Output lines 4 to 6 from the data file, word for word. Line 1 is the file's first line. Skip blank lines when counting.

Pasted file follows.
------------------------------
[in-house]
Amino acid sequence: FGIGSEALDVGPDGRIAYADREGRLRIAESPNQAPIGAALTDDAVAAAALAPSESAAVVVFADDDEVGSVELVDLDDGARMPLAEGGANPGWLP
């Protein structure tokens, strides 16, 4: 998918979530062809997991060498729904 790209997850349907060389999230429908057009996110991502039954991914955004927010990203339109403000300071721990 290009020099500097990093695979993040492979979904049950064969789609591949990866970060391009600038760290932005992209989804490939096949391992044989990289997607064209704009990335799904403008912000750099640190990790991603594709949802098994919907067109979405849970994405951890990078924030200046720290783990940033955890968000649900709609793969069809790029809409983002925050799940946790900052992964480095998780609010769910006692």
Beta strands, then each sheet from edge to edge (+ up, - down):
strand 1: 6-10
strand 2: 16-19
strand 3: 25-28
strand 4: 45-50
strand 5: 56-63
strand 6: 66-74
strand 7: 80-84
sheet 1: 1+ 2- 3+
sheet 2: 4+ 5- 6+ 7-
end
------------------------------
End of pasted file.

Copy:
Beta strands, then each sheet from edge to edge (+ up, - down):
strand 1: 6-10
strand 2: 16-19